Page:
My vote has no value other than as a symbolic endorsement. And I refuse to endorse what this president has done and failed to do.

I won’t symbolically endorse his drone war, which has killed thousands of Pakistanis–98% of them innocent civilians, the other 2% political dissidents with no designs against the U.S.

I will not endorse Obama’s 2009 decision to hand $7.77 trillion–$24,000 for every man, woman and child in the country–to bankers, no strings attached, who ought to be in prison while consciously standing by and allowing millions of homeowners to fall victim to illegal foreclosures and failing to abolish the time limit for unemployment benefits, as is standard in other countries.

Obama can go golfing more than 100 times while prisoners the Pentagon has declared innocent continue to rot in Gitmo dog cages. I can’t stop his war crimes. But he can commit them without my tacit silence-equals-death consent, much less my voluntary endorsement.

I could write a book.

The comedian George Carlin said: “People say, ‘If you don’t vote, you have no right to complain,’ but where’s the logic in that? If you vote and you elect dishonest, incompetent people into office who screw everything up, you are responsible for what they have done. You caused the problem; you voted them in; you have no right to complain. I, on the other hand, who did not vote, who in fact did not even leave the house on election day, am in no way responsible for what these people have done and have every right to complain about the mess you created that I had nothing to do with.”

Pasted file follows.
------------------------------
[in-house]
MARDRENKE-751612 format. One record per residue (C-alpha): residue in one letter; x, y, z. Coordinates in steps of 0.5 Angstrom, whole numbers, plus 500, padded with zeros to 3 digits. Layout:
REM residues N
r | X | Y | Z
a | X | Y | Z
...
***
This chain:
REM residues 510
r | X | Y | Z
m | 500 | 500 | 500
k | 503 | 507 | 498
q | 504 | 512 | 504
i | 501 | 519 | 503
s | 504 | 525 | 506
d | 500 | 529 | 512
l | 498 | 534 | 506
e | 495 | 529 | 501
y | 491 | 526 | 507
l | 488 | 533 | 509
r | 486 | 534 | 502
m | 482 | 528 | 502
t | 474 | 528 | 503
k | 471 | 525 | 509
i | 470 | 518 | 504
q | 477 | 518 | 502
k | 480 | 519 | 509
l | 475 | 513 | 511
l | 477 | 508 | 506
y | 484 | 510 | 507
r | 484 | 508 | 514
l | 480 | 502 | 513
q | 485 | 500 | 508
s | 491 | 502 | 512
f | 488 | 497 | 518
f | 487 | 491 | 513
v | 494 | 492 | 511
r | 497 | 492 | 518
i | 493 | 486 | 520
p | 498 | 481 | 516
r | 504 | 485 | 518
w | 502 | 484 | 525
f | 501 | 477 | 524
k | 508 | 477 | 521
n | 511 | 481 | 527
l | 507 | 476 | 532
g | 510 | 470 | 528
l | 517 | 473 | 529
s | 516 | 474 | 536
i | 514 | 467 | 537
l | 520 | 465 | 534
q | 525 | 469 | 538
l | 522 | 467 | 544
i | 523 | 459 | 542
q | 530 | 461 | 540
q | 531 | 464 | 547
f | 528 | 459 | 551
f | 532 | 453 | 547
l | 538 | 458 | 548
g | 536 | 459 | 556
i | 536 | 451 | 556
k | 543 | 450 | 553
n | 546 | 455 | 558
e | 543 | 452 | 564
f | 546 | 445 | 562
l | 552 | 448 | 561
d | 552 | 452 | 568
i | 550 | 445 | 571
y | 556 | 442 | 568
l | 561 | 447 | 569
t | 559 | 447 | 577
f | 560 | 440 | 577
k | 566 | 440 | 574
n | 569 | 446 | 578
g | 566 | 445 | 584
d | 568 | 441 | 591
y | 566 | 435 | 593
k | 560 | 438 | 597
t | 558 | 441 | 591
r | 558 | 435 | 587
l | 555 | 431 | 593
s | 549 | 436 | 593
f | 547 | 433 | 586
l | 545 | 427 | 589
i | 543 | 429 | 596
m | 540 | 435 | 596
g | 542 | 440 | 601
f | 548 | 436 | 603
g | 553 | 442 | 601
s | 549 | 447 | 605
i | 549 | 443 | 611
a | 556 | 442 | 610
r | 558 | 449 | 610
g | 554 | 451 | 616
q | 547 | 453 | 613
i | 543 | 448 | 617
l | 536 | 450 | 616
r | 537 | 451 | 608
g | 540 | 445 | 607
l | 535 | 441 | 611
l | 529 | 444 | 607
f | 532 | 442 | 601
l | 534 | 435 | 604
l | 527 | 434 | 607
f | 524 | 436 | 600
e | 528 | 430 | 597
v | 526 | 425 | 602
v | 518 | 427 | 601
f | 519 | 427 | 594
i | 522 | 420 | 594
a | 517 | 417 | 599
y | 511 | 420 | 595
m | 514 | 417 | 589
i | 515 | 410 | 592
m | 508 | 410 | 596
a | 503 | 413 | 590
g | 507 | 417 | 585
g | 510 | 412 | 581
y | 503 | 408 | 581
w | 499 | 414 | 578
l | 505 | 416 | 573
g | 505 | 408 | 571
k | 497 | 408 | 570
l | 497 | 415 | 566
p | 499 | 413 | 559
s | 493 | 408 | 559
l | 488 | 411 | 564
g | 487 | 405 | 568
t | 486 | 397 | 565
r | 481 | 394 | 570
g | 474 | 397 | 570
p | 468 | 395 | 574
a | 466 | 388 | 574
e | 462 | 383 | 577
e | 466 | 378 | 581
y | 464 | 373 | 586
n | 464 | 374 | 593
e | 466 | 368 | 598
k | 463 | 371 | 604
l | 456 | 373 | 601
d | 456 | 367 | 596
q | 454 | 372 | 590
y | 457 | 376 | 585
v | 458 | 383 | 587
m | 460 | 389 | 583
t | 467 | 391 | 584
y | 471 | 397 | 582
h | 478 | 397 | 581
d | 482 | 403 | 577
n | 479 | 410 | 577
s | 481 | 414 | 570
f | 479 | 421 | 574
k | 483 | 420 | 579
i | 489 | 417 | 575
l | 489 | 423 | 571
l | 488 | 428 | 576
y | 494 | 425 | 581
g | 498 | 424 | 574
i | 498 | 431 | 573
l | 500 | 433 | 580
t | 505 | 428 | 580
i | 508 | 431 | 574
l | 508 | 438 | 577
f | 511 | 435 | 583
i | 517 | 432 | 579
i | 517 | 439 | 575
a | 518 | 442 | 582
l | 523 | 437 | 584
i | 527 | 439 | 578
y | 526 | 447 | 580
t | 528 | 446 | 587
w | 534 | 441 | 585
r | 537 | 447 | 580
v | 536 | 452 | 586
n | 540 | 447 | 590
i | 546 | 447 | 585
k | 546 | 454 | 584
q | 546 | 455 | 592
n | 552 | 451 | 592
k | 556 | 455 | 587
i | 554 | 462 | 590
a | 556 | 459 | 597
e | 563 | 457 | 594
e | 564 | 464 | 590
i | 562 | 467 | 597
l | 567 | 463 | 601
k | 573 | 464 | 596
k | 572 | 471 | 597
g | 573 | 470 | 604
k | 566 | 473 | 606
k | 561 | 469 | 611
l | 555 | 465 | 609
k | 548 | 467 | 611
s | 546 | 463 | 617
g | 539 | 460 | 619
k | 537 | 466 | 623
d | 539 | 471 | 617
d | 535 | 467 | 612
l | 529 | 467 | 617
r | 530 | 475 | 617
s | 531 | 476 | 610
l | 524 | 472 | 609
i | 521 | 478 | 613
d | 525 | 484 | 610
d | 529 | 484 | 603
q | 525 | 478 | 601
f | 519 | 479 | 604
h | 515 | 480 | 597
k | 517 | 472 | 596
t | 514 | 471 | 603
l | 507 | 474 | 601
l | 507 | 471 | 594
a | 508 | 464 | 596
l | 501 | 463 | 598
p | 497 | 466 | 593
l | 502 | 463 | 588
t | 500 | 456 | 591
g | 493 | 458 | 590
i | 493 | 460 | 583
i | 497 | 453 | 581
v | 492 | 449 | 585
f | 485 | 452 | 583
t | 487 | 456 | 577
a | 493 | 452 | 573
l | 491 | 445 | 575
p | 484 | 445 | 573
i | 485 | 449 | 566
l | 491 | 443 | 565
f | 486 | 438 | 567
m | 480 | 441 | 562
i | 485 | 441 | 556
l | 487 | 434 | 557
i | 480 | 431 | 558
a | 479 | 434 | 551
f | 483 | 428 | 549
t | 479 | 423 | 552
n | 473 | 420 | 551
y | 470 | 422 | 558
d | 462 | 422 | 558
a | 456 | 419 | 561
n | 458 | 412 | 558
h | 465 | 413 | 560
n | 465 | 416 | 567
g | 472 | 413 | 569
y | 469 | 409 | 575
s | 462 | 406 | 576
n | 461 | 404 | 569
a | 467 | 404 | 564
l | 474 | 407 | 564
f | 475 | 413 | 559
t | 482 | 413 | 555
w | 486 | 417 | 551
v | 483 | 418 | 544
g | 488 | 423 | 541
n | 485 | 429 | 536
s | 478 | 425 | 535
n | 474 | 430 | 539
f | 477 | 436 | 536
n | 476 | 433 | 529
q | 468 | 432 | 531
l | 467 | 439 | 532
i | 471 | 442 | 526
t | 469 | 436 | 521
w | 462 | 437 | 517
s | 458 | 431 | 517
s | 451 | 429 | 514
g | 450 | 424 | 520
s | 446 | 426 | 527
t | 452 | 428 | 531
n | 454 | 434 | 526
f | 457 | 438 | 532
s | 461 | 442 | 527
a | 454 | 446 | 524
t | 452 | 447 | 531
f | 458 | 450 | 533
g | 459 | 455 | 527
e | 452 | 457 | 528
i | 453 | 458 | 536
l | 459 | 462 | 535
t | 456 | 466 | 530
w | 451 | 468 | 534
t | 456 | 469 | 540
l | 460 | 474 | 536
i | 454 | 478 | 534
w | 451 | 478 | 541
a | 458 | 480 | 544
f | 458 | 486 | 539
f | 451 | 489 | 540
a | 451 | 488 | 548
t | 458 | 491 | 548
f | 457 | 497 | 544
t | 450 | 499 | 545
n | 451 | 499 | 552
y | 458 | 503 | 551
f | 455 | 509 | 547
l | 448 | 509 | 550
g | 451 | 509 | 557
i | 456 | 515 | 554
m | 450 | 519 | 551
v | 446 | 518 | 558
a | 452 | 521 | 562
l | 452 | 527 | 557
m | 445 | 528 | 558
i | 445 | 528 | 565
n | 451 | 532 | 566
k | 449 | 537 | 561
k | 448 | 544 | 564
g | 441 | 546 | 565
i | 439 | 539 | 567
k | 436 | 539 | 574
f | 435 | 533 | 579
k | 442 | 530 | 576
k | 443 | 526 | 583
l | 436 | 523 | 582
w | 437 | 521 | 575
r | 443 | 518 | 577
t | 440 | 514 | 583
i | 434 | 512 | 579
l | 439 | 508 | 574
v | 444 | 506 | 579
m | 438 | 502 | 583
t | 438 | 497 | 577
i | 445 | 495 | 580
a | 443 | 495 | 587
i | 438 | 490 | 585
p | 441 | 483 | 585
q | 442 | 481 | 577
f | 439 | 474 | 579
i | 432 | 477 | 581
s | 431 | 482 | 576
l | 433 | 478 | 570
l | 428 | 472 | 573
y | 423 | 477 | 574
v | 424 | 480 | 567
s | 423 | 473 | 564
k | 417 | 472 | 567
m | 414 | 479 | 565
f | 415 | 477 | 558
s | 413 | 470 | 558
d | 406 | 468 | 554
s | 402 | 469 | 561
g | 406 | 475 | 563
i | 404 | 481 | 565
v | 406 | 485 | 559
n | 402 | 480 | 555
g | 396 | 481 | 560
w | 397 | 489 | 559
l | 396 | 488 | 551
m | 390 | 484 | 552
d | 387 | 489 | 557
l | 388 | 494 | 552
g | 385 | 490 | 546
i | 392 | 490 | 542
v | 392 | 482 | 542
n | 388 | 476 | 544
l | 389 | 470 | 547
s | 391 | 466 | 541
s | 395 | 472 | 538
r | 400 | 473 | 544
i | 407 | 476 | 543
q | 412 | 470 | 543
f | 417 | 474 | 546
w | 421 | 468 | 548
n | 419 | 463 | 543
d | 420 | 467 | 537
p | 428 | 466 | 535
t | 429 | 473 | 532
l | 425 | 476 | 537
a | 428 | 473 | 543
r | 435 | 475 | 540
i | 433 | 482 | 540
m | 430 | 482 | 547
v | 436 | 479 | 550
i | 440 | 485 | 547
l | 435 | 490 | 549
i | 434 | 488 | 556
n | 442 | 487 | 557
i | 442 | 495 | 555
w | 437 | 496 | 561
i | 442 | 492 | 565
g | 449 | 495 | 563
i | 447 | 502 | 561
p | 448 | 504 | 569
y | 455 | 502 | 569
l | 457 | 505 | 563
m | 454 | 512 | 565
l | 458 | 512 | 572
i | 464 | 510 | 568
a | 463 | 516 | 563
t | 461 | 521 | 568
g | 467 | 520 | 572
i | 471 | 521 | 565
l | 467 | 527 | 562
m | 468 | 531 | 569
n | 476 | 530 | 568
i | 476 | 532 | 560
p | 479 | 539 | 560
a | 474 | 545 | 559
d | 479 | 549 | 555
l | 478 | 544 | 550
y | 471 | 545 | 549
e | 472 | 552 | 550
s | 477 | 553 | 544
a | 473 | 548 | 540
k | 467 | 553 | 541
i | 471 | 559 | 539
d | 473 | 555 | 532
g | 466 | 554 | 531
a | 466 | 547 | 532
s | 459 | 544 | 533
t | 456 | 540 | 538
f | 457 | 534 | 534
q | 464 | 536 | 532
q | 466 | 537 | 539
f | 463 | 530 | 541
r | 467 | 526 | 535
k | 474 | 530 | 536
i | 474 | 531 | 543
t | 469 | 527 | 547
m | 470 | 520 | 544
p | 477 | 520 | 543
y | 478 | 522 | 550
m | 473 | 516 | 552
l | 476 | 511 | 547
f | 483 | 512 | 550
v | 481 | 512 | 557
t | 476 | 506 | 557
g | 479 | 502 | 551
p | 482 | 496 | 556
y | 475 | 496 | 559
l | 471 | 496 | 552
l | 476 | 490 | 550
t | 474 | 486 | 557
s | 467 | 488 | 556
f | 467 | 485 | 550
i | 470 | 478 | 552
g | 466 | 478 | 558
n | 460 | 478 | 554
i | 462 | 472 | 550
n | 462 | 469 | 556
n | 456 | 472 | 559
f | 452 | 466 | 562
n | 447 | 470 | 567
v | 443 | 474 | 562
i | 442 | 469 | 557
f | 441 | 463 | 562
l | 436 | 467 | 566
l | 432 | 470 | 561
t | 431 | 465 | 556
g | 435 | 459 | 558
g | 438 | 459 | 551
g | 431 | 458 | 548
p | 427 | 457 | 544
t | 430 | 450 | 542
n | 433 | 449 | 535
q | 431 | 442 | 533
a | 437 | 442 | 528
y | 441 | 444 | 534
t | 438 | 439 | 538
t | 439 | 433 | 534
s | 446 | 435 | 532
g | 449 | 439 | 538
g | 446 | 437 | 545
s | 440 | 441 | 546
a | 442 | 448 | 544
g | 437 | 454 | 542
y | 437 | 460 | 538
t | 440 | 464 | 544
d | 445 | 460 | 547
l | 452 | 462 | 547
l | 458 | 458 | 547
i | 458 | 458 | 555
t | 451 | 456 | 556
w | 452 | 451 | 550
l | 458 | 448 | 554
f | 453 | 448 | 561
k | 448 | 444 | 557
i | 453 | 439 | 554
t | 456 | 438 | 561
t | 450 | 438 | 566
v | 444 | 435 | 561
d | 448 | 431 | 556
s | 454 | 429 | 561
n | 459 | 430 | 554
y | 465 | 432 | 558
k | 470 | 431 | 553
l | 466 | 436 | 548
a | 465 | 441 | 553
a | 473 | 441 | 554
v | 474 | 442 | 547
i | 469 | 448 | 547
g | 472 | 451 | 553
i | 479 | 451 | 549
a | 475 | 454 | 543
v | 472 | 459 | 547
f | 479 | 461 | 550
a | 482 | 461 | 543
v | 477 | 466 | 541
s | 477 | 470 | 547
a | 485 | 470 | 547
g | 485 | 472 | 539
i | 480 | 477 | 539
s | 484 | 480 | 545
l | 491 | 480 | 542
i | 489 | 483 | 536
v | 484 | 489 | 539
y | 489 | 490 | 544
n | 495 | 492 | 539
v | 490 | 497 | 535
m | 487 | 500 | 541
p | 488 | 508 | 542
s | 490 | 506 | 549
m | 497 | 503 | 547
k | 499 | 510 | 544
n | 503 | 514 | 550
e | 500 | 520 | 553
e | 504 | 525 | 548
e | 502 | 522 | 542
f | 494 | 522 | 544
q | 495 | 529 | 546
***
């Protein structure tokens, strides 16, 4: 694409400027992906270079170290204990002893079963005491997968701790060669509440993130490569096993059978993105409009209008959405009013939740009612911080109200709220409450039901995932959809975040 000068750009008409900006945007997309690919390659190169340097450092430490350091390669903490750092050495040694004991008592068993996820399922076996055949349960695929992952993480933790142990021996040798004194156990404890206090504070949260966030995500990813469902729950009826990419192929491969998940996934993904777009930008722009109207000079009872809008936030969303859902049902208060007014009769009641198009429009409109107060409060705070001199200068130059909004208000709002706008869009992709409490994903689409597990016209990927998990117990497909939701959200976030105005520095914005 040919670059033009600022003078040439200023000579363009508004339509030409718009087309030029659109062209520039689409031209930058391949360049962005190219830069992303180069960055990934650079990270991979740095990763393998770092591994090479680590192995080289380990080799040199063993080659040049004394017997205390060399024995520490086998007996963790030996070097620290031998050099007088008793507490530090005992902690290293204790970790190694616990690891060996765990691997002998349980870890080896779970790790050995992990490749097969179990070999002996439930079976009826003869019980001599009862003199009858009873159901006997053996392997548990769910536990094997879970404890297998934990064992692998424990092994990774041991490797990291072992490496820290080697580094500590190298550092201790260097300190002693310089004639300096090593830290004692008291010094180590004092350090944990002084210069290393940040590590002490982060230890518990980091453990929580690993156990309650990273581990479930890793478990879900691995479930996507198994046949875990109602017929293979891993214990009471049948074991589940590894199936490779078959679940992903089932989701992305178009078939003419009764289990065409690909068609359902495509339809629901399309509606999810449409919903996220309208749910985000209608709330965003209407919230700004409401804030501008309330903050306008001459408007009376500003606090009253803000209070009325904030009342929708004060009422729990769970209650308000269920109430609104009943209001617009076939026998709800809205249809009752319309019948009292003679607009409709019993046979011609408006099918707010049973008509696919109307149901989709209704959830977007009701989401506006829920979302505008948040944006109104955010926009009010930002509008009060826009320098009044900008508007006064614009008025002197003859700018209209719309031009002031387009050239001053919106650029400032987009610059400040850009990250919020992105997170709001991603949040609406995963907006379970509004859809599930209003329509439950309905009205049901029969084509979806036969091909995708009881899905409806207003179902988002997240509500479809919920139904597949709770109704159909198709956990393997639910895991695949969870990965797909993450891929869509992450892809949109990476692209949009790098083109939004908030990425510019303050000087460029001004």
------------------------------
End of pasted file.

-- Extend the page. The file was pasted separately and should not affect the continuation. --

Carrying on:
If you’re like me, you think Mitt Romney would be even worse than Obama. What should you do? Whatever you want.

I don’t care if you vote for Obama, or for a third-party candidate like Jill Stein of the Greens, or if you don’t vote at all. Do whatever you want, but don’t think about it. Electoral politics is a distraction.

You should be spending your time and energy thinking about revolution.

Between now and the dictatorship of the proletariat, however, we have to fend off a lot of stupid pro-Democrat entreaties to forget the dead Pakistanis and the desperate poor and your own bank balance and endorse the man and the administration who made them possible. To help you refute your pseudo-liberal, Obama-loving, Democratic apologist friends, here are some powerful counterarguments to their lesser-evilism.